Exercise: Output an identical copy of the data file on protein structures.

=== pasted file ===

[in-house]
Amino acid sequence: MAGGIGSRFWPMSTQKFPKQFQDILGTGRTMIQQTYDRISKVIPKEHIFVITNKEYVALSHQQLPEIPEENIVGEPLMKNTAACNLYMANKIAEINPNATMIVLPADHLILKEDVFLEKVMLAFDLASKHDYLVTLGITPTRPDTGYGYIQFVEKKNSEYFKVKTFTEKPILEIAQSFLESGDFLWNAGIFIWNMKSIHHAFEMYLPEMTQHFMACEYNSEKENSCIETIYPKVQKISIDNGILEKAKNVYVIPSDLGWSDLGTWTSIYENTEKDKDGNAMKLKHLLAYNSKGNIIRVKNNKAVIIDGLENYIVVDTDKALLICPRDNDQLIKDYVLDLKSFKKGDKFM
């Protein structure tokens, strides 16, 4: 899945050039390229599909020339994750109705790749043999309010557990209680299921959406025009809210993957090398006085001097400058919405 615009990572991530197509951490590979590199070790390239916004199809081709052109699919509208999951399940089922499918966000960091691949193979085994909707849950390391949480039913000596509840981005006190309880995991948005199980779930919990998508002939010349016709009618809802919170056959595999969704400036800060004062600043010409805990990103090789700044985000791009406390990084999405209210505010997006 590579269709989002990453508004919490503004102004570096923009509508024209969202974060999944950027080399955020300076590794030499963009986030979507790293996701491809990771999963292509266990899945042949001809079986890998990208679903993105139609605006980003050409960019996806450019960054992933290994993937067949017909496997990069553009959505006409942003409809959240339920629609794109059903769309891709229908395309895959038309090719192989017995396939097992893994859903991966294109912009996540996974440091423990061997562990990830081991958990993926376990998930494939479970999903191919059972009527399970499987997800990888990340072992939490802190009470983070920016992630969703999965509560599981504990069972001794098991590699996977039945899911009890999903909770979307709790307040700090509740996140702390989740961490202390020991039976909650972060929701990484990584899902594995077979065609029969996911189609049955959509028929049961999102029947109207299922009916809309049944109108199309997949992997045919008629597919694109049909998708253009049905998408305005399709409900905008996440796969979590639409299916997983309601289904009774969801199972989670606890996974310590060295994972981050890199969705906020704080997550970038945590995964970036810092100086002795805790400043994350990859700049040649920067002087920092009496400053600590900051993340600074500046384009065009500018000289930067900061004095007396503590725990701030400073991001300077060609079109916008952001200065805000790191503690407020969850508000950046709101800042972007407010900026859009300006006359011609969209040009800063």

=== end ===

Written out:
[in-house]
Amino acid sequence: MAGGIGSRFWPMSTQKFPKQFQDILGTGRTMIQQTYDRISKVIPKEHIFVITNKEYVALSHQQLPEIPEENIVGEPLMKNTAACNLYMANKIAEINPNATMIVLPADHLILKEDVFLEKVMLAFDLASKHDYLVTLGITPTRPDTGYGYIQFVEKKNSEYFKVKTFTEKPILEIAQSFLESGDFLWNAGIFIWNMKSIHHAFEMYLPEMTQHFMACEYNSEKENSCIETIYPKVQKISIDNGILEKAKNVYVIPSDLGWSDLGTWTSIYENTEKDKDGNAMKLKHLLAYNSKGNIIRVKNNKAVIIDGLENYIVVDTDKALLICPRDNDQLIKDYVLDLKSFKKGDKFM
């Protein structure tokens, strides 16, 4: 899945050039390229599909020339994750109705790749043999309010557990209680299921959406025009809210993957090398006085001097400058919405 615009990572991530197509951490590979590199070790390239916004199809081709052109699919509208999951399940089922499918966000960091691949193979085994909707849950390391949480039913000596509840981005006190309880995991948005199980779930919990998508002939010349016709009618809802919170056959595999969704400036800060004062600043010409805990990103090789700044985000791009406390990084999405209210505010997006 590579269709989002990453508004919490503004102004570096923009509508024209969202974060999944950027080399955020300076590794030499963009986030979507790293996701491809990771999963292509266990899945042949001809079986890998990208679903993105139609605006980003050409960019996806450019960054992933290994993937067949017909496997990069553009959505006409942003409809959240339920629609794109059903769309891709229908395309895959038309090719192989017995396939097992893994859903991966294109912009996540996974440091423990061997562990990830081991958990993926376990998930494939479970999903191919059972009527399970499987997800990888990340072992939490802190009470983070920016992630969703999965509560599981504990069972001794098991590699996977039945899911009890999903909770979307709790307040700090509740996140702390989740961490202390020991039976909650972060929701990484990584899902594995077979065609029969996911189609049955959509028929049961999102029947109207299922009916809309049944109108199309997949992997045919008629597919694109049909998708253009049905998408305005399709409900905008996440796969979590639409299916997983309601289904009774969801199972989670606890996974310590060295994972981050890199969705906020704080997550970038945590995964970036810092100086002795805790400043994350990859700049040649920067002087920092009496400053600590900051993340600074500046384009065009500018000289930067900061004095007396503590725990701030400073991001300077060609079109916008952001200065805000790191503690407020969850508000950046709101800042972007407010900026859009300006006359011609969209040009800063």